Man flu may not exist afterall
While the debate over the existence of 'man flu' continues, a new study has found that men are less likely to admit to having sniffles and sneezes than women.
Women are 16 per cent more likely to say they are ill - and at greater risk from flu in the first place, according to the research, carried out by London School of Hygiene and Tropical Medicine last winter.
The study also suggests that women have a greater chance of contracting the virus as they spend more time around children.
"The biggest risk factor is having children under the age of 18 and for this reason women are more at risk of flu," the Daily Mail quoted Dr Alma Adler, head of the project, as telling the BBC.
People with children reported 14 per cent more flu-like illness compared with people who didn't have children.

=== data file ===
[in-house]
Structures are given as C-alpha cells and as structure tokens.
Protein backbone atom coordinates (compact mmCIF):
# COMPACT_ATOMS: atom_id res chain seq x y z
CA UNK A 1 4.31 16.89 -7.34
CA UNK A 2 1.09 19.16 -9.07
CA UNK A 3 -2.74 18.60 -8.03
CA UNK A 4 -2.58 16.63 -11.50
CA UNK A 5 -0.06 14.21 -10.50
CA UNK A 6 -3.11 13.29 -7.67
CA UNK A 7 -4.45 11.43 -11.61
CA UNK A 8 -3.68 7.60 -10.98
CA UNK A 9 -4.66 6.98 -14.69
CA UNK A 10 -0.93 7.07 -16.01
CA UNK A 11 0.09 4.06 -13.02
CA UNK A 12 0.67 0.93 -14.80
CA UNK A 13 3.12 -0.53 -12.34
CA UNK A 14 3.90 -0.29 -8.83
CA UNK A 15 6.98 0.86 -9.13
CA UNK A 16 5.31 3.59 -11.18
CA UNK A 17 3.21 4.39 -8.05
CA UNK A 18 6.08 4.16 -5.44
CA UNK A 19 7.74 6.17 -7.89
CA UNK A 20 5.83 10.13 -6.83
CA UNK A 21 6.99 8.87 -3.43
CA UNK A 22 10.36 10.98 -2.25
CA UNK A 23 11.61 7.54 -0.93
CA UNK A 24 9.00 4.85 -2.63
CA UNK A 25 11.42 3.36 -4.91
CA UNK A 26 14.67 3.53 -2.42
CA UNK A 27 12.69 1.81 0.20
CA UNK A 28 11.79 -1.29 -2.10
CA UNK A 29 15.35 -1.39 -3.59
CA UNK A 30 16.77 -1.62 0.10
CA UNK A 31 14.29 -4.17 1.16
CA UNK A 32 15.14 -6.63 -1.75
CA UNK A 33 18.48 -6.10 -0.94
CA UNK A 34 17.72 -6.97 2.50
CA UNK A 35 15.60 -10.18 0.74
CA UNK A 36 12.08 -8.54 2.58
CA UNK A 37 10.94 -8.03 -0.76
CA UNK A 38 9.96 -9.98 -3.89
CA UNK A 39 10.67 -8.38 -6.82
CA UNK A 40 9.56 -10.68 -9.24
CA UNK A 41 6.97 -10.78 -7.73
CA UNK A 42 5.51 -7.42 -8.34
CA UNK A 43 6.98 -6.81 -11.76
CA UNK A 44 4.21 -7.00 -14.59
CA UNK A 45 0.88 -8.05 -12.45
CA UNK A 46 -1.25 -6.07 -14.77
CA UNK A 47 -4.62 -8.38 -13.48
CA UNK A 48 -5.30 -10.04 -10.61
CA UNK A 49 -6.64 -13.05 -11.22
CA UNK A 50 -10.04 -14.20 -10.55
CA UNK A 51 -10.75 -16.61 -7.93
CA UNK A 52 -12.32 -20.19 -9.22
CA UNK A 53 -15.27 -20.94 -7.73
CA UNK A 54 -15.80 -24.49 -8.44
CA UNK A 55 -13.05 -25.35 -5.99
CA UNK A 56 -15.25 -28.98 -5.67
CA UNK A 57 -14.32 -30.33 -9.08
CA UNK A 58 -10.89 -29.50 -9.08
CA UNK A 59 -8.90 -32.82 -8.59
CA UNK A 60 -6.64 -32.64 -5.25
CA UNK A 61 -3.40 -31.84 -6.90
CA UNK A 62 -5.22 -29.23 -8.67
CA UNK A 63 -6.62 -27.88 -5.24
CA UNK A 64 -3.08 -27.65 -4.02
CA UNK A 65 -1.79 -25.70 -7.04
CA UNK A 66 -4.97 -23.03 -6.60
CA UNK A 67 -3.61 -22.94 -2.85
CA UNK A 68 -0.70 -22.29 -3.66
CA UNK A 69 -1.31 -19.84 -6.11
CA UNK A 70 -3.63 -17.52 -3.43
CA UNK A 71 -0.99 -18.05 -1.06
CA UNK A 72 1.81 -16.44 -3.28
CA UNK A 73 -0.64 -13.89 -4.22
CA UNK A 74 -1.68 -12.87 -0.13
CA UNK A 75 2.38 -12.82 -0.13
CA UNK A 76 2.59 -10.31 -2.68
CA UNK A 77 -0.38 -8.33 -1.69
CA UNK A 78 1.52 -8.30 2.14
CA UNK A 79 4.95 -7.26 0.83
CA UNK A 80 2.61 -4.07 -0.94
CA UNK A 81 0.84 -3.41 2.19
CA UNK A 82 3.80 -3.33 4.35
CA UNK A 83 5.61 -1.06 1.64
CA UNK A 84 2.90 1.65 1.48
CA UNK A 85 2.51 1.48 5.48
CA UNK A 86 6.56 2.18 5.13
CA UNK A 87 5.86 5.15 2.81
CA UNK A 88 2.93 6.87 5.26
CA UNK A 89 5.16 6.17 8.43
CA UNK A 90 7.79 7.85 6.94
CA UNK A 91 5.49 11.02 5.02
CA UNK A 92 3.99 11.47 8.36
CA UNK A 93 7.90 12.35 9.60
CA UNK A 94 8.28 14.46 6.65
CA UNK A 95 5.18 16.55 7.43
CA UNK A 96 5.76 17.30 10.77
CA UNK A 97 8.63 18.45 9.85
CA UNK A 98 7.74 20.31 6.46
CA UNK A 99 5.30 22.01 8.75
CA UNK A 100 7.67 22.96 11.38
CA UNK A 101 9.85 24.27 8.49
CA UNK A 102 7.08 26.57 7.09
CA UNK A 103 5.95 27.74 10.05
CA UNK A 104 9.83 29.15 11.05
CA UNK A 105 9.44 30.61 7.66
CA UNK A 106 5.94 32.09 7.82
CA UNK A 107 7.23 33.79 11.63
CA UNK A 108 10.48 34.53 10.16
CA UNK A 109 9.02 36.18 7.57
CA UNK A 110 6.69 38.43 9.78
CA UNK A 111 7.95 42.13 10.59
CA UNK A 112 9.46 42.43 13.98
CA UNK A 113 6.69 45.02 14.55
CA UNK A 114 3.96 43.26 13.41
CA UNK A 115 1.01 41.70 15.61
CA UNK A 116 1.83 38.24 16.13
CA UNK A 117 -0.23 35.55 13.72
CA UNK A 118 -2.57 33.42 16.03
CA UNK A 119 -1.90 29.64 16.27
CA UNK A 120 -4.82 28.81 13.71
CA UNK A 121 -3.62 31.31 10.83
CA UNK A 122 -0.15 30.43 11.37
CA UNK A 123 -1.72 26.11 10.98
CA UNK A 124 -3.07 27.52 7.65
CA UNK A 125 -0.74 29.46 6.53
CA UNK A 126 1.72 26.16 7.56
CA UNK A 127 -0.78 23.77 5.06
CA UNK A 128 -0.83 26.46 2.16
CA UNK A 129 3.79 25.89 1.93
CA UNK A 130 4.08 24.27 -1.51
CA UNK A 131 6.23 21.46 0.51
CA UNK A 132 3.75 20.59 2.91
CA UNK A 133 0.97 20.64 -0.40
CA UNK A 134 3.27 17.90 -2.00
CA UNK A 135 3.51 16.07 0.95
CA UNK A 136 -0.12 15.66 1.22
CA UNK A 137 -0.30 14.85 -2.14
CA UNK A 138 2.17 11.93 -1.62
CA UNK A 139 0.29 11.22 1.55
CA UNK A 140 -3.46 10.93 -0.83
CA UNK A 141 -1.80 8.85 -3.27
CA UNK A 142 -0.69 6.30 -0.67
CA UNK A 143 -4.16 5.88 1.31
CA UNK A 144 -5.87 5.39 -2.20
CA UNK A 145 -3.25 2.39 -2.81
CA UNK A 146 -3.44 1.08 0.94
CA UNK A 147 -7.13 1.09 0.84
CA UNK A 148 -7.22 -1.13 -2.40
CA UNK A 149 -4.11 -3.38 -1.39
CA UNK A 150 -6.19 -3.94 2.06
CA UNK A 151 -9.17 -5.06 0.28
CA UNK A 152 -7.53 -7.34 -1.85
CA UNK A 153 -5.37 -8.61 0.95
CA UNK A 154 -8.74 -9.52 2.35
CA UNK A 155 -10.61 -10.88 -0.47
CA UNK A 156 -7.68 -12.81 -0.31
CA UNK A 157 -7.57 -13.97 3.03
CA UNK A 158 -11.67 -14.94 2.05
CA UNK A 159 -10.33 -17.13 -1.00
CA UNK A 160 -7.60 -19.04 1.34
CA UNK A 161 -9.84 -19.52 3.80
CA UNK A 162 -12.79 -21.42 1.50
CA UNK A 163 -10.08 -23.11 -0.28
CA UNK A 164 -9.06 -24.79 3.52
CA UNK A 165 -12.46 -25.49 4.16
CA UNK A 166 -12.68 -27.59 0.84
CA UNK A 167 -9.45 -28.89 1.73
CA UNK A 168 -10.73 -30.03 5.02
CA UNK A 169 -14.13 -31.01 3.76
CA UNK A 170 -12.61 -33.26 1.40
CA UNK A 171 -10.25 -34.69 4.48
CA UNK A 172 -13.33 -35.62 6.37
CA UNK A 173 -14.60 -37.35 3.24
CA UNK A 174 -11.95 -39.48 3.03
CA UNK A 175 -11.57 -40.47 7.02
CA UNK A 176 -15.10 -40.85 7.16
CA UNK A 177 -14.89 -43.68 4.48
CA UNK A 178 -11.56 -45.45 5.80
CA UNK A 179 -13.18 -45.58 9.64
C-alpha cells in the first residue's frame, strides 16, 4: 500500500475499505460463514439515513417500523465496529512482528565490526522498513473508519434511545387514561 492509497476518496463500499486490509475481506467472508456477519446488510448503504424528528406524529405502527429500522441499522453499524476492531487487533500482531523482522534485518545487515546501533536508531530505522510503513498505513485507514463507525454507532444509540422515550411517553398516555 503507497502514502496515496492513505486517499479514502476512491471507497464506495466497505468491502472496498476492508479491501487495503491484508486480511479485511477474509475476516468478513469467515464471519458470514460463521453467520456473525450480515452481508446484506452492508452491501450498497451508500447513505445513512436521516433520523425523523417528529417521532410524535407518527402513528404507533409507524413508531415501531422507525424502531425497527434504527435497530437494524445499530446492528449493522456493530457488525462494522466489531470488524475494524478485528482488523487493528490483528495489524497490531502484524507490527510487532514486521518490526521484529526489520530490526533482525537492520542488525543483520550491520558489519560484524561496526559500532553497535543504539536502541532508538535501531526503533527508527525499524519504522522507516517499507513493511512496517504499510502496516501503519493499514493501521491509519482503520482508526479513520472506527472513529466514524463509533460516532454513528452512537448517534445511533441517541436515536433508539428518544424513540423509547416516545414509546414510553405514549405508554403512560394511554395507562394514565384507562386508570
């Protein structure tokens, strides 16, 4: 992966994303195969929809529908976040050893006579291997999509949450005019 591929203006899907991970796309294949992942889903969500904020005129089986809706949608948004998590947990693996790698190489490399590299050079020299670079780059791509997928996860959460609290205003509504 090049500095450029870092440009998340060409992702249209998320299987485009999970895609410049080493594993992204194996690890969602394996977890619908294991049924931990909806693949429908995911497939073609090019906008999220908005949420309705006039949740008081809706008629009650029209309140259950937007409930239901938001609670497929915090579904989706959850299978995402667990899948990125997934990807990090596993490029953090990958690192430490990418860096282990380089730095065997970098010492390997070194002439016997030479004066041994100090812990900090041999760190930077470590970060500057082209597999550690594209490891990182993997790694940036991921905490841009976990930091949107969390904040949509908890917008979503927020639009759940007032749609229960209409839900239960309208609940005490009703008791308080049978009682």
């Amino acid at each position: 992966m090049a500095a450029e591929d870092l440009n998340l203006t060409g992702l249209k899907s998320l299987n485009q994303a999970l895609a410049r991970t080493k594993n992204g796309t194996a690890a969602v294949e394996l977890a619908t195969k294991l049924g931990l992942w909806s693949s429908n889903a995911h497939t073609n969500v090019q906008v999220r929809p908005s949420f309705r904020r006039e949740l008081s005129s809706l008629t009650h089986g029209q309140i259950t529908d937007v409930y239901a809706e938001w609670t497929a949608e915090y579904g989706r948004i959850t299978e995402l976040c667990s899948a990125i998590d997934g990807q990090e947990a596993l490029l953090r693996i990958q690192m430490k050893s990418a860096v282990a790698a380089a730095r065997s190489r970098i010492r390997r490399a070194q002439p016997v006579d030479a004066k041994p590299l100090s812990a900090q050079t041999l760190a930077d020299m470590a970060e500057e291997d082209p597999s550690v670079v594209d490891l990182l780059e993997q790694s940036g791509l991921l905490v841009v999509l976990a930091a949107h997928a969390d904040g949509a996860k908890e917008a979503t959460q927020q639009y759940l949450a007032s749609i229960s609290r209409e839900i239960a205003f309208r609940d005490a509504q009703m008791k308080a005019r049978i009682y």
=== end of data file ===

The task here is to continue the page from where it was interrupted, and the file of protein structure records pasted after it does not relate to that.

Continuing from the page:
But Dr Adler said that they haven't yet found any evidence of 'man flu'.
The Flusurvey has been launched again for 2012-13. This winter the project will record how people describe their feelings when they suffer from flu, hoping to glean more information about the psychology of the illness, as well as the science.
Meanwhile, the debate over man flu is going on.
Dr Douglas Fleming, from the Royal College of GPs' flu research unit, said there is no set rule when it comes to how flu viruses affect people.
"Every flu virus is different. It depends on the strain. We don't know ahead of time how it will affect people. Different viruses affect men, women and children differently," Fleming said.
Professor John Oxford, an expert in virology at Queen Mary, University of London, explained that there is no scientific basis for men and women experiencing symptoms differently. But the perception of man flu could be explained by differences in behaviour.
"We know that women react differently to infection. They are more sensitive to their health. Men bluster around a bit. So there are differences in how men and women perceive illness.
"Men think they are going to die when they are unwell, so they go to bed and expect women to look after them," he added.